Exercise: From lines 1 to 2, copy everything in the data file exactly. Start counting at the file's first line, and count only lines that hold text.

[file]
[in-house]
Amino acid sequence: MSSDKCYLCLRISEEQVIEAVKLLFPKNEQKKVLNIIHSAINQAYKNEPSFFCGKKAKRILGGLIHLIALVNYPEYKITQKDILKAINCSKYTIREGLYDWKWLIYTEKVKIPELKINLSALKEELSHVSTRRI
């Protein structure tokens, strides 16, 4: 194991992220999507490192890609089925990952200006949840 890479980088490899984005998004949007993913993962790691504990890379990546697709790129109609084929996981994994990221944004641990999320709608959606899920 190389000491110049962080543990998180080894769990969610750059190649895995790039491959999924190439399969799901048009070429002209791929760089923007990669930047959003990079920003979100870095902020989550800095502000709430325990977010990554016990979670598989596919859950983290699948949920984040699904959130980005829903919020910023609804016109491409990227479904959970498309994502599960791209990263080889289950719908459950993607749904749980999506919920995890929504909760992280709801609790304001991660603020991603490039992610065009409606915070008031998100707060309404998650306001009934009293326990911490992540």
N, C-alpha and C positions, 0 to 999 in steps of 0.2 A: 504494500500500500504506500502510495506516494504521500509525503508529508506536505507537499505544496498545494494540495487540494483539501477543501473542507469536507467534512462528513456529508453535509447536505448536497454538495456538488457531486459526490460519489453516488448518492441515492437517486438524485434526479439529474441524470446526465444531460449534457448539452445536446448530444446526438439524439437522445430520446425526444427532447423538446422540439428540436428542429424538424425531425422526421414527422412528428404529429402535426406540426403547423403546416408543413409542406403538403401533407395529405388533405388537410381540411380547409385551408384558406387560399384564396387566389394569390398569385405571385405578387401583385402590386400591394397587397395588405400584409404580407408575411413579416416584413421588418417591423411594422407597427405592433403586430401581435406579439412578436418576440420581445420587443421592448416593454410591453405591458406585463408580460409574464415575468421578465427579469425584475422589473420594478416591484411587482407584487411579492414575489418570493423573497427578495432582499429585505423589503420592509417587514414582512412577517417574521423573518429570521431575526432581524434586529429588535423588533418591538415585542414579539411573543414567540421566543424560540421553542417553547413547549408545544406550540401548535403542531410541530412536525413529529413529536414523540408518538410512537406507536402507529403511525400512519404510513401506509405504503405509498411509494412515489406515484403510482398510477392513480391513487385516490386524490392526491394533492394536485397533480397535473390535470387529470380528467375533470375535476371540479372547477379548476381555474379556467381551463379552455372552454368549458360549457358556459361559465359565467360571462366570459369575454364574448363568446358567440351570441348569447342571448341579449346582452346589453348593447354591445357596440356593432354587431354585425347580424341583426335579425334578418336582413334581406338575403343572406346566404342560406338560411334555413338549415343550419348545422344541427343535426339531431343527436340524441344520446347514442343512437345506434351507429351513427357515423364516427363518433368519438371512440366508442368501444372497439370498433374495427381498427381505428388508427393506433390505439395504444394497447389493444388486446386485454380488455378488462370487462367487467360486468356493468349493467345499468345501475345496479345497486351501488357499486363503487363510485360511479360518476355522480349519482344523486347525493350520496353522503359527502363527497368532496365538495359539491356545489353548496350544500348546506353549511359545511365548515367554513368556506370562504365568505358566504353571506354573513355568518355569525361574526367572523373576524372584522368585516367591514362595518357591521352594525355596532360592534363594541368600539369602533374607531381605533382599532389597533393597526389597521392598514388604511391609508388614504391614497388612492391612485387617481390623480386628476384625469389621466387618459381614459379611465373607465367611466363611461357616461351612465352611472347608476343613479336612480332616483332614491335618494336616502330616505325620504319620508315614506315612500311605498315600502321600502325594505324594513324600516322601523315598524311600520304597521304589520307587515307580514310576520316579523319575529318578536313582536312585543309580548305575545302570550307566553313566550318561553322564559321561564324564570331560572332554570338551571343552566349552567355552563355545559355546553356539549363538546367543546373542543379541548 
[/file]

[in-house]
Amino acid sequence: MSSDKCYLCLRISEEQVIEAVKLLFPKNEQKKVLNIIHSAINQAYKNEPSFFCGKKAKRILGGLIHLIALVNYPEYKITQKDILKAINCSKYTIREGLYDWKWLIYTEKVKIPELKINLSALKEELSHVSTRRI